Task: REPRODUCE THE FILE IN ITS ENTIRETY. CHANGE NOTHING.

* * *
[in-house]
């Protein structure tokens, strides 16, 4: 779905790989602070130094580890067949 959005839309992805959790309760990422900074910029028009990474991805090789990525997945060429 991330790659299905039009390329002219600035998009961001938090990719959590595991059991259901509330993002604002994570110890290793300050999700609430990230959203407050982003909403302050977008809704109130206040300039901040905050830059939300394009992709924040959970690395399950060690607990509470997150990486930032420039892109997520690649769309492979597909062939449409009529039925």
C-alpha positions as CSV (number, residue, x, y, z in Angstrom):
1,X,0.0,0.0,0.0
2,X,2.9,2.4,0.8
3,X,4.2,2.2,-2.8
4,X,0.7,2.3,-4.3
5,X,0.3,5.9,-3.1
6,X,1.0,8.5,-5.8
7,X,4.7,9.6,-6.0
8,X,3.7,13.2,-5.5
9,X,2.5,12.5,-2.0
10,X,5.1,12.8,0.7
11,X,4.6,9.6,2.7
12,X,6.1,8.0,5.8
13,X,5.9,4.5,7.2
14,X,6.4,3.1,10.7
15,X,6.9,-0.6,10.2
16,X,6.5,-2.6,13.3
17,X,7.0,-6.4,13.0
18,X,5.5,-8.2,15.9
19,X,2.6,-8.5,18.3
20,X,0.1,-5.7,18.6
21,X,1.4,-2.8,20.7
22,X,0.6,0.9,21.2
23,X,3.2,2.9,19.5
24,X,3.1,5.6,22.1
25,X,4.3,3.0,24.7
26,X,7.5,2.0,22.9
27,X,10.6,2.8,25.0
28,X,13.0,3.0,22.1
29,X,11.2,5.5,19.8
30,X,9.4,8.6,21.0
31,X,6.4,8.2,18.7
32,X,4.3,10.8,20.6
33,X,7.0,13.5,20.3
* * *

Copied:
[in-house]
């Protein structure tokens, strides 16, 4: 779905790989602070130094580890067949 959005839309992805959790309760990422900074910029028009990474991805090789990525997945060429 991330790659299905039009390329002219600035998009961001938090990719959590595991059991259901509330993002604002994570110890290793300050999700609430990230959203407050982003909403302050977008809704109130206040300039901040905050830059939300394009992709924040959970690395399950060690607990509470997150990486930032420039892109997520690649769309492979597909062939449409009529039925």
C-alpha positions as CSV (number, residue, x, y, z in Angstrom):
1,X,0.0,0.0,0.0
2,X,2.9,2.4,0.8
3,X,4.2,2.2,-2.8
4,X,0.7,2.3,-4.3
5,X,0.3,5.9,-3.1
6,X,1.0,8.5,-5.8
7,X,4.7,9.6,-6.0
8,X,3.7,13.2,-5.5
9,X,2.5,12.5,-2.0
10,X,5.1,12.8,0.7
11,X,4.6,9.6,2.7
12,X,6.1,8.0,5.8
13,X,5.9,4.5,7.2
14,X,6.4,3.1,10.7
15,X,6.9,-0.6,10.2
16,X,6.5,-2.6,13.3
17,X,7.0,-6.4,13.0
18,X,5.5,-8.2,15.9
19,X,2.6,-8.5,18.3
20,X,0.1,-5.7,18.6
21,X,1.4,-2.8,20.7
22,X,0.6,0.9,21.2
23,X,3.2,2.9,19.5
24,X,3.1,5.6,22.1
25,X,4.3,3.0,24.7
26,X,7.5,2.0,22.9
27,X,10.6,2.8,25.0
28,X,13.0,3.0,22.1
29,X,11.2,5.5,19.8
30,X,9.4,8.6,21.0
31,X,6.4,8.2,18.7
32,X,4.3,10.8,20.6
33,X,7.0,13.5,20.3